# How Do You Determine Your Length of Service for Retirement?

on September 21, 2010 with

In an earlier article we discussed one of the two factors that is used to compute your retirement annuity; the high-three salary. (See What Goes into Your “High-Three” Salary Calculation?)

The second factor used is your length of service. Under CSRS and FERS, your length of service will give you a percentage that is used to multiply your high-three salary and give you the amount of your annual annuity. The percentage factors are higher for CSRS than they are for FERS.

There are many things that can affect your length of service (e.g., deposits, re-deposits etc.) and we will need more than one article to cover them all. This article will cover the basic calculation of length of service, including how sick leave is added to your length of service for computation purposes.

The first step of determining your length of service is subtracting your service computation date (SCD) from your date of retirement. For federal employees who have had no breaks in service in their federal careers, their SCD is almost always the day they began working for Uncle Sam. For employees who have had temporary service early in their career, or who left federal service and withdrew their retirement contributions, the situation gets a little murkier. A future article or two will address these issues.

Here’s an example of a length of service calculation:

Retirement date

Length of Service Calculation

Year

Month

Day

Retirement Date

2010

12

31

Service Computation date

1980

05

15

Length of Service

30

07

16

Before adding sick leave, this individual’s length of service is thirty years, seven months and sixteen days. When sick leave is added to the picture, the length of service increases. It is important to remember that adding sick leave to your length of service will not allow you to retire earlier than you are eligible to. For example, a 56 year old would need thirty years of service to be eligible for retirement under normal criteria. An individual with 29 years of service and one year of sick leave would not be eligible to retire. However, when that individual reaches 30 years of service, their one year’s worth of sick leave will give them a computation factor based on 31 years.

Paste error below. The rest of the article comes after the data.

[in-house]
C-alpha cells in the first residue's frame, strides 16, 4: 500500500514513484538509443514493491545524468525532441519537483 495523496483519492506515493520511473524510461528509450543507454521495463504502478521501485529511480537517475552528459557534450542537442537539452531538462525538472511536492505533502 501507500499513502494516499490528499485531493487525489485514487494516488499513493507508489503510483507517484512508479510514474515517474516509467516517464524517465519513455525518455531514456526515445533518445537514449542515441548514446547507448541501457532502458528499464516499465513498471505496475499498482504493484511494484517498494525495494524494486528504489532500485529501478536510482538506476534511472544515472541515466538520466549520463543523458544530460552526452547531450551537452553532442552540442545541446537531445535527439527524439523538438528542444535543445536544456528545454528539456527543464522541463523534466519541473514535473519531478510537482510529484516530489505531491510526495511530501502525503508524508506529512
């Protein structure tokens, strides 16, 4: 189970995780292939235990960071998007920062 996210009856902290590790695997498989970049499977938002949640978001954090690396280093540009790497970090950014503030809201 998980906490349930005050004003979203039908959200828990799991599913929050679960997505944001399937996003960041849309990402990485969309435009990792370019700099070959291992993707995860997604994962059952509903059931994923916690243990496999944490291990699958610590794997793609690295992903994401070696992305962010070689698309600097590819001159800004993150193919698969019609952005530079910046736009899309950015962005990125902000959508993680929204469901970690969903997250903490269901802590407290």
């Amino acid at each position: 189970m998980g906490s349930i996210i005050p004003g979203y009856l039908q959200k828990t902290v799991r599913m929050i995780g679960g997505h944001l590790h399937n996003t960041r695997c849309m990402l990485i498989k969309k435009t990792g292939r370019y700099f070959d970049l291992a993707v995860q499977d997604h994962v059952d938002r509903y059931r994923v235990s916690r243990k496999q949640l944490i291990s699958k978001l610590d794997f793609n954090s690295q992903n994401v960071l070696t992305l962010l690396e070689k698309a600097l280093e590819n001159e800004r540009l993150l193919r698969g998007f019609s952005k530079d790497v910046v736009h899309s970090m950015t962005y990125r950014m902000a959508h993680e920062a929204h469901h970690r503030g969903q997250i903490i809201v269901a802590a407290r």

• A CSRS or CSRS Offset employee will receive full credit for their sick leave in the computation of their annuity.
• A FERS employee who retires in 2014 or later will receive full credit for their sick leave in the computation of their annuity.
• A FERS employee who retires before 2014 will receive ½ credit for their sick leave in the computation of their annuity.

Now, let’s assume that the individual in the example above retired with 1,519 hours of sick leave. That amount of leave translates into 8 months and 22 days of sick leave. (OPM has a chart that converts hours of sick leave to months and days. That chart is accessible on their website and is reproduced in virtually all books about federal retirement.) In the following example, full credit is given for the sick leave.

Sick Leave Calculation

Year

Month

Day

Length without sick leave

30

07

16

Sick leave

08

22

Length of Service

31

04

08

In the next example, ½ credit is given for the sick leave.

1/2 Sick Leave Credit

Year

Month

Day

Length without sick leave

30

07

16

Sick leave

04

11

Length of Service

30

11

27

Once the sick leave is added to the length of service, the days are dropped and the months and days result in a percentage factor that is multiplied by your high-three.

The chart below shows the percentage factors that are used to multiply the high-three salary for the three separate lengths of service we have in the charts above. These percentage factors are for ordinary retirement. Special category employees will have higher percentages.

Years and months of service

CSRS

FERS 1%

FERS 1.1%

30 years and 7 months

57.4167%

30.5833%

33.6417%

30 years and 11 months

58.0833%

30.9167%

34.0083%

31 years and 4 months

58.9167%

31.2500%

34.4667%

The FERS 1.1% factor is only for FERS employees who retire at the age 62 or older and who have 20 or more years of service.

John Grobe’s latest book, The Answer Book on Your Federal Employee Benefits, has just been released by LRP Publications. The book is written in an easy to understand question and answer format and covers all areas of federal benefits from the perspective of an employee at various stages of their career. Order your copy at shoplrp.com.

© 2016 John Grobe. All rights reserved. This article may not be reproduced without express written consent from John Grobe.

## About the Author

John Grobe is President of Federal Career Experts, a consulting firm that specializes in federal retirement and career transition issues. He is also affiliated with TSP Safety Net. John retired from federal service after 25 years of progressively more responsible human resources positions. He is the author of Understanding the Federal Retirement Systems and Career Transition: A Guide for Federal Employees, both published by the Federal Management Institute. Federal Career Experts provides pre-retirement seminars for a wide variety of federal agencies.

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